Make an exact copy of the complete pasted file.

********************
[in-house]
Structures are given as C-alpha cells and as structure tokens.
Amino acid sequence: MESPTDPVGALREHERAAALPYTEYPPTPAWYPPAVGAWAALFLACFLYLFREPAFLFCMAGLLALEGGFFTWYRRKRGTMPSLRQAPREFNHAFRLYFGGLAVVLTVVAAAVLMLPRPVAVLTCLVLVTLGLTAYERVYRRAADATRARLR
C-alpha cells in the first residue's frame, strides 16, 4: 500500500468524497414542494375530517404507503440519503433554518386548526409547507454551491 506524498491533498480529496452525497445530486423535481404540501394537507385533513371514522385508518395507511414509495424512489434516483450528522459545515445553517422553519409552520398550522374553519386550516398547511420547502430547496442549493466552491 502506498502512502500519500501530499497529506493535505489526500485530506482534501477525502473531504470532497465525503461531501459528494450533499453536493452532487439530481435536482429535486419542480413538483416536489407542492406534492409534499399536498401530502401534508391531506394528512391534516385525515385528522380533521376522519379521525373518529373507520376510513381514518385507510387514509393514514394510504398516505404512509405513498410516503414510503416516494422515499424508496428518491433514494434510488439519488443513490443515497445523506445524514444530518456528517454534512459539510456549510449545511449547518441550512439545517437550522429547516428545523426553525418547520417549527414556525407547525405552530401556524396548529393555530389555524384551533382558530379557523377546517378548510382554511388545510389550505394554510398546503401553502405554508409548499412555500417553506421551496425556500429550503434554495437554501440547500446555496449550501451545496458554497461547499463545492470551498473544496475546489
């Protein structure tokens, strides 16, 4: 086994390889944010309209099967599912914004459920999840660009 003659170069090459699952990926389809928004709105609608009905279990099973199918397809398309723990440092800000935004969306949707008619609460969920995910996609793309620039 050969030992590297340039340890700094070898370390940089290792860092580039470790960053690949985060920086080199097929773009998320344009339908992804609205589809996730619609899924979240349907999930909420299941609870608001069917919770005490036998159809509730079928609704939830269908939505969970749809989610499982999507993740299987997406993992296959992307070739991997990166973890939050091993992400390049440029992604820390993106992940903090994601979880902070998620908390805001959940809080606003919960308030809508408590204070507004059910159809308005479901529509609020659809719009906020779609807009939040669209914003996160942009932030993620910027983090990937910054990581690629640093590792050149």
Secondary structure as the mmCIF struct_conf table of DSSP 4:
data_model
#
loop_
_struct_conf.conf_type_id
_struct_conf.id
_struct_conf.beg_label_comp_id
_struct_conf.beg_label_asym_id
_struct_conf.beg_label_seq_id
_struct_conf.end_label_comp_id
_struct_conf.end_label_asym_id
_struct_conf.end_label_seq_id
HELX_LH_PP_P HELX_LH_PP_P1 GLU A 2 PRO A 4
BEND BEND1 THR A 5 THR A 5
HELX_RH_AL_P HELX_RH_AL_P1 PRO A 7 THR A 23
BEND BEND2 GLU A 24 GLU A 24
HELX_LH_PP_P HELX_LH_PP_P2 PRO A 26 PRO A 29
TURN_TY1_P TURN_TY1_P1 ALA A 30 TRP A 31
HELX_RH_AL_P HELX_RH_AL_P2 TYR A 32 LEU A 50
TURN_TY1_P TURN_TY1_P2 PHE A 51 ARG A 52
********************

[in-house]
Structures are given as C-alpha cells and as structure tokens.
Amino acid sequence: MESPTDPVGALREHERAAALPYTEYPPTPAWYPPAVGAWAALFLACFLYLFREPAFLFCMAGLLALEGGFFTWYRRKRGTMPSLRQAPREFNHAFRLYFGGLAVVLTVVAAAVLMLPRPVAVLTCLVLVTLGLTAYERVYRRAADATRARLR
C-alpha cells in the first residue's frame, strides 16, 4: 500500500468524497414542494375530517404507503440519503433554518386548526409547507454551491 506524498491533498480529496452525497445530486423535481404540501394537507385533513371514522385508518395507511414509495424512489434516483450528522459545515445553517422553519409552520398550522374553519386550516398547511420547502430547496442549493466552491 502506498502512502500519500501530499497529506493535505489526500485530506482534501477525502473531504470532497465525503461531501459528494450533499453536493452532487439530481435536482429535486419542480413538483416536489407542492406534492409534499399536498401530502401534508391531506394528512391534516385525515385528522380533521376522519379521525373518529373507520376510513381514518385507510387514509393514514394510504398516505404512509405513498410516503414510503416516494422515499424508496428518491433514494434510488439519488443513490443515497445523506445524514444530518456528517454534512459539510456549510449545511449547518441550512439545517437550522429547516428545523426553525418547520417549527414556525407547525405552530401556524396548529393555530389555524384551533382558530379557523377546517378548510382554511388545510389550505394554510398546503401553502405554508409548499412555500417553506421551496425556500429550503434554495437554501440547500446555496449550501451545496458554497461547499463545492470551498473544496475546489
């Protein structure tokens, strides 16, 4: 086994390889944010309209099967599912914004459920999840660009 003659170069090459699952990926389809928004709105609608009905279990099973199918397809398309723990440092800000935004969306949707008619609460969920995910996609793309620039 050969030992590297340039340890700094070898370390940089290792860092580039470790960053690949985060920086080199097929773009998320344009339908992804609205589809996730619609899924979240349907999930909420299941609870608001069917919770005490036998159809509730079928609704939830269908939505969970749809989610499982999507993740299987997406993992296959992307070739991997990166973890939050091993992400390049440029992604820390993106992940903090994601979880902070998620908390805001959940809080606003919960308030809508408590204070507004059910159809308005479901529509609020659809719009906020779609807009939040669209914003996160942009932030993620910027983090990937910054990581690629640093590792050149």
Secondary structure as the mmCIF struct_conf table of DSSP 4:
data_model
#
loop_
_struct_conf.conf_type_id
_struct_conf.id
_struct_conf.beg_label_comp_id
_struct_conf.beg_label_asym_id
_struct_conf.beg_label_seq_id
_struct_conf.end_label_comp_id
_struct_conf.end_label_asym_id
_struct_conf.end_label_seq_id
HELX_LH_PP_P HELX_LH_PP_P1 GLU A 2 PRO A 4
BEND BEND1 THR A 5 THR A 5
HELX_RH_AL_P HELX_RH_AL_P1 PRO A 7 THR A 23
BEND BEND2 GLU A 24 GLU A 24
HELX_LH_PP_P HELX_LH_PP_P2 PRO A 26 PRO A 29
TURN_TY1_P TURN_TY1_P1 ALA A 30 TRP A 31
HELX_RH_AL_P HELX_RH_AL_P2 TYR A 32 LEU A 50
TURN_TY1_P TURN_TY1_P2 PHE A 51 ARG A 52